February 13, 2019

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A Prez Day- Monday, February 18th

Blog Name:Home Page News

Blog Author:San Diego's Jazz 88.3

Posted on:February 13, 2019

ALL DAY TODAY KSDS will be celebrating a different kind of President. Join us as we salute the "PREZ," Lester Young. We will play his music throughout the day and feature rare recordings, clips, interviews and so much more. KSDS gets Prezidential- beginning at 6am. 

Kansas City Jazz- The Sunset Club

February 13, 2019- Today's Kansas City Jazz Topic: The Sunset Club

The Sunset Club was one of the legendary Kansas City nightspots and was located at 12th and Highland very close to the famous intersection of 12th St. and Vine. It opened in the fall of 1933 as the East Side Musicians Sunset Club.  It was also known as the Sunset Crystal Palace although there was nothing regal about it.

It was a long narrow room featuring a saloon up front and a gambling room in the back.  Beer was served in tall tin cans by the quart.  The cost was 15 cents. The club was owned by Felix Payne and managed by the popular Piney Brown.

The house band consisted of two pieces.  Pete Johnson on piano and Murl Johnson on drums. Pete’s left hand was so strong they didn’t need a bass player. The bartender was Big Joe Turner.  When the feeling hit him he would join Pete and Murl and start shouting the blues.  Felix Payne had installed a PA system for Big Joe’s use.  It was connected to a loudspeaker mounted outside the club above the door.  When Joe started shouting the blues it could be heard for blocks.   Crowds would hear Joe’s voice and flock to the club.  Joe referred to it as “calling my children home.”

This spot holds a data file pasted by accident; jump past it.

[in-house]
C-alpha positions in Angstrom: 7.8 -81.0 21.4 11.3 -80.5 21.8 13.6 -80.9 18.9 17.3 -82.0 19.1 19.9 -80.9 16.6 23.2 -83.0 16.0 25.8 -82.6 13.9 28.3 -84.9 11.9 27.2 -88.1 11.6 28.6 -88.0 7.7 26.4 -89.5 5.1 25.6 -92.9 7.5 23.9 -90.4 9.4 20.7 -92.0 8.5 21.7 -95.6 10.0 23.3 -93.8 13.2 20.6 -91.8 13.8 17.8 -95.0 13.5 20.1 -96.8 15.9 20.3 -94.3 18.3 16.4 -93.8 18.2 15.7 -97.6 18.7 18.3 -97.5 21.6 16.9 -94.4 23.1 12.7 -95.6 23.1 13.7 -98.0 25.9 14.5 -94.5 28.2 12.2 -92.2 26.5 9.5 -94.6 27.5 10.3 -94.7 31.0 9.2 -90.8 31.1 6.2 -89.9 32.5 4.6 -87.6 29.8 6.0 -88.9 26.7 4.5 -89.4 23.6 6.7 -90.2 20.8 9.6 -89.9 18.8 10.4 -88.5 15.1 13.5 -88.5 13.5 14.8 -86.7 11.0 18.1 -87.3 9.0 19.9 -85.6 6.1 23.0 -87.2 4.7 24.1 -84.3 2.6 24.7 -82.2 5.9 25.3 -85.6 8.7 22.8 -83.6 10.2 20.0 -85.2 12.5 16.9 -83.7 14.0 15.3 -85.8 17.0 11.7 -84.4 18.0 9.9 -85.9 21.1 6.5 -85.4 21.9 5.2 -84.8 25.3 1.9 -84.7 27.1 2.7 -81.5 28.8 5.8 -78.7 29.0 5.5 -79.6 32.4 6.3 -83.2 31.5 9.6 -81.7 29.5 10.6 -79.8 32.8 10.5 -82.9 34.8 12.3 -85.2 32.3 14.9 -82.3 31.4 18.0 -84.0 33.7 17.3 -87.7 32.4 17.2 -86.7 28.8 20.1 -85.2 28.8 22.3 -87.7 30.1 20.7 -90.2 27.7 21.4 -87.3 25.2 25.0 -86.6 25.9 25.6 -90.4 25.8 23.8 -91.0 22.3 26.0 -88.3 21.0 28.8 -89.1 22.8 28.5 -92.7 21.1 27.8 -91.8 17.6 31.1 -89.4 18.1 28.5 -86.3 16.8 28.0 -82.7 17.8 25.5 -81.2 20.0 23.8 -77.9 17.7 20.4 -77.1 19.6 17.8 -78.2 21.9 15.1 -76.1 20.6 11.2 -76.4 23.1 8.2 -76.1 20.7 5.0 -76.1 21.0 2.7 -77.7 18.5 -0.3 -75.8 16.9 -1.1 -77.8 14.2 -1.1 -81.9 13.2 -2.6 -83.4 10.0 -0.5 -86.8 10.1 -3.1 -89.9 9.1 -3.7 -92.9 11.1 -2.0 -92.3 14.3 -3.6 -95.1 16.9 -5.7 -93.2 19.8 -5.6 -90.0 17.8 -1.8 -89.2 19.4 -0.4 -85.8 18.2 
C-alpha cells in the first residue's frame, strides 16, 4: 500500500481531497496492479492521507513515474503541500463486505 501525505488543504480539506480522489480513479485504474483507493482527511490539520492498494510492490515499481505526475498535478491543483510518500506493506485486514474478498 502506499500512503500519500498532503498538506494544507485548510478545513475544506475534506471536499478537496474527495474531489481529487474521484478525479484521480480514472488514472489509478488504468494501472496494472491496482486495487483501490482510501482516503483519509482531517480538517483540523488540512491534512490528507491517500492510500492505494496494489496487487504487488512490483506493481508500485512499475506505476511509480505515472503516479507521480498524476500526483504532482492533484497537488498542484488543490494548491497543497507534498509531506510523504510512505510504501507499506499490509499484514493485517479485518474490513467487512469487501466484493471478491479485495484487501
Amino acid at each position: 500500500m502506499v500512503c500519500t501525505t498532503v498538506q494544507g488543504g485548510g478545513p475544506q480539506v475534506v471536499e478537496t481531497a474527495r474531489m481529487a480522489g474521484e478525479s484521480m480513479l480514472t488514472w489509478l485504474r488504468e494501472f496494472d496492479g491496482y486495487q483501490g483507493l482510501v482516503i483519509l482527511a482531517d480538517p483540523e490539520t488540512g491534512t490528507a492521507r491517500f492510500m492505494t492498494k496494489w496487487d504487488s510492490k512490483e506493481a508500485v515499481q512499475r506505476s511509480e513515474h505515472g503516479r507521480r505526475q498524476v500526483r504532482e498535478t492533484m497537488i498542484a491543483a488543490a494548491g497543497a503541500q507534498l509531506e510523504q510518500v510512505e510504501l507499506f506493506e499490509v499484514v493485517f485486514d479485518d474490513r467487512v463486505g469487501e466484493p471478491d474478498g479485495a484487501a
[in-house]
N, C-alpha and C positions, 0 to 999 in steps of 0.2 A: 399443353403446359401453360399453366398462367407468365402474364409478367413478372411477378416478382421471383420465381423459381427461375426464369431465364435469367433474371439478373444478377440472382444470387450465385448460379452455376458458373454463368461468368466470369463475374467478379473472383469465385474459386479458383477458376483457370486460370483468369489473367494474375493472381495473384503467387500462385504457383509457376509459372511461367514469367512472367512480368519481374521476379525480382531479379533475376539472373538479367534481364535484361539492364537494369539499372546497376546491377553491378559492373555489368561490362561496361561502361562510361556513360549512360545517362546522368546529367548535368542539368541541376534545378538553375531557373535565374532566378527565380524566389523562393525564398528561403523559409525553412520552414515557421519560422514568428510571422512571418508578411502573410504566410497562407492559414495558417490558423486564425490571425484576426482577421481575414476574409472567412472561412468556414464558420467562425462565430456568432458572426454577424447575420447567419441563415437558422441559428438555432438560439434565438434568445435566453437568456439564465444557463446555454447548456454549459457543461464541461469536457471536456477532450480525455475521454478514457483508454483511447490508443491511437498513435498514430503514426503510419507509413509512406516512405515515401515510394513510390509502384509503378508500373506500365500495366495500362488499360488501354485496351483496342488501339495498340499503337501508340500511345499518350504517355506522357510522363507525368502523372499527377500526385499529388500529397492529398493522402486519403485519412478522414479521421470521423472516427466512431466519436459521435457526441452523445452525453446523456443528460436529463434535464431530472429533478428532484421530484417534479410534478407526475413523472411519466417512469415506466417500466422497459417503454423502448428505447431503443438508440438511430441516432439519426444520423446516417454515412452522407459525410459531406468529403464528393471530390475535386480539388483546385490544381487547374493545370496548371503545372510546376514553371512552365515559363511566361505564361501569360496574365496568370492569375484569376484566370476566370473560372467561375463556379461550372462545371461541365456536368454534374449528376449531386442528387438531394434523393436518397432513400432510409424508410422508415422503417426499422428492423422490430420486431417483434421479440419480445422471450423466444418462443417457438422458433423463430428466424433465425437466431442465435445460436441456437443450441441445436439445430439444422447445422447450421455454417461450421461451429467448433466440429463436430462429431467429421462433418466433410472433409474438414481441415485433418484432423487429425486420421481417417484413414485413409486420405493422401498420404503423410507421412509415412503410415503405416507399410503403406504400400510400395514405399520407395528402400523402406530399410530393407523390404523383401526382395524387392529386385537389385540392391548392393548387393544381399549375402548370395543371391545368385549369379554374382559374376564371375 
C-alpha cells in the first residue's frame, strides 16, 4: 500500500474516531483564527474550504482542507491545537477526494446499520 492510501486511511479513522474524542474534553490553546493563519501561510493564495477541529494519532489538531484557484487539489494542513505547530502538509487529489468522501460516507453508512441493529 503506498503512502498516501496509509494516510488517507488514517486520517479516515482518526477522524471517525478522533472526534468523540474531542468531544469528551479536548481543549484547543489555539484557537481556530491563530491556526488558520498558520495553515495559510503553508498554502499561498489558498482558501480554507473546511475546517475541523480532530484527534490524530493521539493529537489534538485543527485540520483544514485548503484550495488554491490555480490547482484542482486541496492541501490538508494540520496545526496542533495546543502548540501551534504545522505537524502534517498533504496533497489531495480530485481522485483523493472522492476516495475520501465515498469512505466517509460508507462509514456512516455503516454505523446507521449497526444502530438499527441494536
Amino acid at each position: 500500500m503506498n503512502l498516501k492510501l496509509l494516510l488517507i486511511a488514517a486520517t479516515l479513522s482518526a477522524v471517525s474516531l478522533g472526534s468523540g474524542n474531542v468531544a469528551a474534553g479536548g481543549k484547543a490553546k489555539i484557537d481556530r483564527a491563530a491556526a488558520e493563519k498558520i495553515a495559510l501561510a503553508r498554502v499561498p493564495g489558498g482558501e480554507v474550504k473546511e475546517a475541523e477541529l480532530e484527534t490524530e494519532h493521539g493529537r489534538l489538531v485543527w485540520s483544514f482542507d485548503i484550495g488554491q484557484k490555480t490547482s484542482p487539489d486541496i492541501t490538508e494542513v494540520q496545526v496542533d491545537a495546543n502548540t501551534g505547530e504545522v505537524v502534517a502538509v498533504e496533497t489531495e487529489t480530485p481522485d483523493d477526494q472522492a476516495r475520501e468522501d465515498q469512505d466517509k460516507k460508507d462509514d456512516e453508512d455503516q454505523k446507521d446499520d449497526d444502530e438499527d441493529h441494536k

Pete and Joe might start a blues which would sometimes go on for 75 choruses. Pete always had a full jigger of gin near the keyboard that he would sip on throughout the night.

Pete is immortalized in the song “Roll Em Pete.”

Piney Brown was a ladies man and gambler and a friend to all the musicians.  He took care of all the musicians by helping them however he could.  If they needed money for rent they could go to Piney. When musicians came to play they didn’t have to pay for anything.  Piney’s generosity insured there would be plenty of participants in the nightly jam sessions. Piney is immortalized by Joe Turner and His Fly Cats in the 1940 recording Piney Brown Blues:

“Yes I dreamed last night
I was standin' on 18th and vine
Yes I dreamed last night
I was standin' on 18th and vine
I shook hands with Piney Brown
An' I could hardly keep from cryin'"